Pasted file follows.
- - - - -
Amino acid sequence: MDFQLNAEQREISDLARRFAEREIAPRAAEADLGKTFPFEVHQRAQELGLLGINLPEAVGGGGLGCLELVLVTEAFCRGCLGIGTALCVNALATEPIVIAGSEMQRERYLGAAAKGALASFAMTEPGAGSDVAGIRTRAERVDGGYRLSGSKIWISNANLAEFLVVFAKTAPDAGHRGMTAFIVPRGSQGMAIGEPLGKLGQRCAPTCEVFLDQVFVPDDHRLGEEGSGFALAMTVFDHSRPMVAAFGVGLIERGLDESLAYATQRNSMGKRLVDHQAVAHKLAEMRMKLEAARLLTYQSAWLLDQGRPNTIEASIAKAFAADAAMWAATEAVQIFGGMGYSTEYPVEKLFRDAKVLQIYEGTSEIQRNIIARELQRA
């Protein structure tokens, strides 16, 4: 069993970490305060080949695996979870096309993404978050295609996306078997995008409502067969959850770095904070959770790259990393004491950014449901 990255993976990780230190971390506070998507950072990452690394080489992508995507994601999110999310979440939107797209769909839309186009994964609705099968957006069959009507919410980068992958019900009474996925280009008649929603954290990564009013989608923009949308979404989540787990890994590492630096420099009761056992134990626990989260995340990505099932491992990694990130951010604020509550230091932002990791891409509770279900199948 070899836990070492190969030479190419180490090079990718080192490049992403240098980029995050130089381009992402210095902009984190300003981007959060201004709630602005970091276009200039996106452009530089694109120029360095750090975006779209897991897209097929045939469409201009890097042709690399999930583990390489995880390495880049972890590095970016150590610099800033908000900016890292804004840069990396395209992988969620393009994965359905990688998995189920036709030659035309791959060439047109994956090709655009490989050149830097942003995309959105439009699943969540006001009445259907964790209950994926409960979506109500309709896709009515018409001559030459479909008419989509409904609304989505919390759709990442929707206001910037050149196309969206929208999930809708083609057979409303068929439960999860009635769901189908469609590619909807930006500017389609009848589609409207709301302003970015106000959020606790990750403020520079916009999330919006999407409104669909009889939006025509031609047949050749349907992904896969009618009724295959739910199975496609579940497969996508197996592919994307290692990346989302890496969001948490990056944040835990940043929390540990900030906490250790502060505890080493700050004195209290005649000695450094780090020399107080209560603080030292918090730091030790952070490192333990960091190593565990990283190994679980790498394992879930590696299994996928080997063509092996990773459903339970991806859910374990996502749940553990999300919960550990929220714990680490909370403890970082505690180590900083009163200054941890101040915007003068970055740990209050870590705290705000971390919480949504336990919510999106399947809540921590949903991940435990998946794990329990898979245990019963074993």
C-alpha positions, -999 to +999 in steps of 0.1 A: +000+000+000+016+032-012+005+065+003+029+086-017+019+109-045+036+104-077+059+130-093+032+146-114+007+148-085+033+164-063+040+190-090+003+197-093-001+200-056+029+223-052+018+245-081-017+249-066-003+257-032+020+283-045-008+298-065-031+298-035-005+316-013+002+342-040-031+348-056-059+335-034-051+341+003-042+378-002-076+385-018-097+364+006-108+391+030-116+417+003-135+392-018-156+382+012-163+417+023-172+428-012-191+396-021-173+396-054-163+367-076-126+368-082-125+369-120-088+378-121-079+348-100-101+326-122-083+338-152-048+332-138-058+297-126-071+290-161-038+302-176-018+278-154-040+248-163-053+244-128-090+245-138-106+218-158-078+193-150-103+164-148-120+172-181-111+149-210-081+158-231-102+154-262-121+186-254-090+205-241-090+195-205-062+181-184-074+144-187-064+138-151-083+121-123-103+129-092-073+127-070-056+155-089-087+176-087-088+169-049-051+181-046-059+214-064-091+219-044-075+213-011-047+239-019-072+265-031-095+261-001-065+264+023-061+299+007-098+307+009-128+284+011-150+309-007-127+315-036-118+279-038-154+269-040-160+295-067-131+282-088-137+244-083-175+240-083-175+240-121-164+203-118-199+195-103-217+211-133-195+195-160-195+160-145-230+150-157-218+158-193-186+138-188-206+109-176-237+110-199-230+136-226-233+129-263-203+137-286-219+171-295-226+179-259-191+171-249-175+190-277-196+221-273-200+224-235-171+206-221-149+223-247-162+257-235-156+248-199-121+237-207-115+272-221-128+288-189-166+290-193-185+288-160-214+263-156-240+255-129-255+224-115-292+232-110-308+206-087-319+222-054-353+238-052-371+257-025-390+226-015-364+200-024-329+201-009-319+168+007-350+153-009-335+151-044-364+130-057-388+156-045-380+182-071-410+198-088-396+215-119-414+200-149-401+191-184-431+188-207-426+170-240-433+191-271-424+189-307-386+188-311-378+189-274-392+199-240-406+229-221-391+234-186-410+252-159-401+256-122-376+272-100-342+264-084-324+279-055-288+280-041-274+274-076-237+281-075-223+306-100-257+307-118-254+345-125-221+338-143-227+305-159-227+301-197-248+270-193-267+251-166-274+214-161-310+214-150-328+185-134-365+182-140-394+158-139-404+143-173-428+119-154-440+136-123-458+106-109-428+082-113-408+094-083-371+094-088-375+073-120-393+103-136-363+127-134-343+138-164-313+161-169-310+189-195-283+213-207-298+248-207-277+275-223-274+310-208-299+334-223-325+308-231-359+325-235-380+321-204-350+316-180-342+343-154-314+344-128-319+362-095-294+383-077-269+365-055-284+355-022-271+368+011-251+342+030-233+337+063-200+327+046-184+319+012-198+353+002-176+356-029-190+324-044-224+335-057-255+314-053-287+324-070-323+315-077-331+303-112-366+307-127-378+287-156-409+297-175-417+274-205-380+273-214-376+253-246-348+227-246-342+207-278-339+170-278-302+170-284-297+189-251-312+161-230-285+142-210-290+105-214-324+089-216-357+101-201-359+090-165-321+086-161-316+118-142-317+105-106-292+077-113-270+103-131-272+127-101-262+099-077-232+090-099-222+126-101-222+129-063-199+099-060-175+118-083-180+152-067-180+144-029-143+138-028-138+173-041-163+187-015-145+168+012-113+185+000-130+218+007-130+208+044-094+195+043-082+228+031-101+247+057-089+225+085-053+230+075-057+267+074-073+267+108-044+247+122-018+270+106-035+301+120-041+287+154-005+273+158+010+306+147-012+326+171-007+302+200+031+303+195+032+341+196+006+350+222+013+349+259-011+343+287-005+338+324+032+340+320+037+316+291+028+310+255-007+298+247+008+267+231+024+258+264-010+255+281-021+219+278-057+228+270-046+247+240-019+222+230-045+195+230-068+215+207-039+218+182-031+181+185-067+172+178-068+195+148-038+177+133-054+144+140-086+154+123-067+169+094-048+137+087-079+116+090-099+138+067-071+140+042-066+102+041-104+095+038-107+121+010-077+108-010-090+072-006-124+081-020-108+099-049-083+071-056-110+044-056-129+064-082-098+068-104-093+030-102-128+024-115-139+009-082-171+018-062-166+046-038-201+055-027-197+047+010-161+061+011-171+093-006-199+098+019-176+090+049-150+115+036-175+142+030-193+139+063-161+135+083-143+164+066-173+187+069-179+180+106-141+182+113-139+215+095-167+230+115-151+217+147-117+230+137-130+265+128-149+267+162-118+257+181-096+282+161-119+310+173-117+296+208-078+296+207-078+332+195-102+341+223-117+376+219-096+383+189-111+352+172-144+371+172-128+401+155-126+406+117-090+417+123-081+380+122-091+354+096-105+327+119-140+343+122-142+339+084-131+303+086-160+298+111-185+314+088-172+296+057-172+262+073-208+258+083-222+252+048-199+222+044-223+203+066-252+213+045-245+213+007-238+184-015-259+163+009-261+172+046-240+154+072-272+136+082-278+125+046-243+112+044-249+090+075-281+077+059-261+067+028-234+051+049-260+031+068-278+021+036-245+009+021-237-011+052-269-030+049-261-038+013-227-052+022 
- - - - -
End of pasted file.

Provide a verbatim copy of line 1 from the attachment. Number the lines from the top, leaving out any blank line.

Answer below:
Amino acid sequence: MDFQLNAEQREISDLARRFAEREIAPRAAEADLGKTFPFEVHQRAQELGLLGINLPEAVGGGGLGCLELVLVTEAFCRGCLGIGTALCVNALATEPIVIAGSEMQRERYLGAAAKGALASFAMTEPGAGSDVAGIRTRAERVDGGYRLSGSKIWISNANLAEFLVVFAKTAPDAGHRGMTAFIVPRGSQGMAIGEPLGKLGQRCAPTCEVFLDQVFVPDDHRLGEEGSGFALAMTVFDHSRPMVAAFGVGLIERGLDESLAYATQRNSMGKRLVDHQAVAHKLAEMRMKLEAARLLTYQSAWLLDQGRPNTIEASIAKAFAADAAMWAATEAVQIFGGMGYSTEYPVEKLFRDAKVLQIYEGTSEIQRNIIARELQRA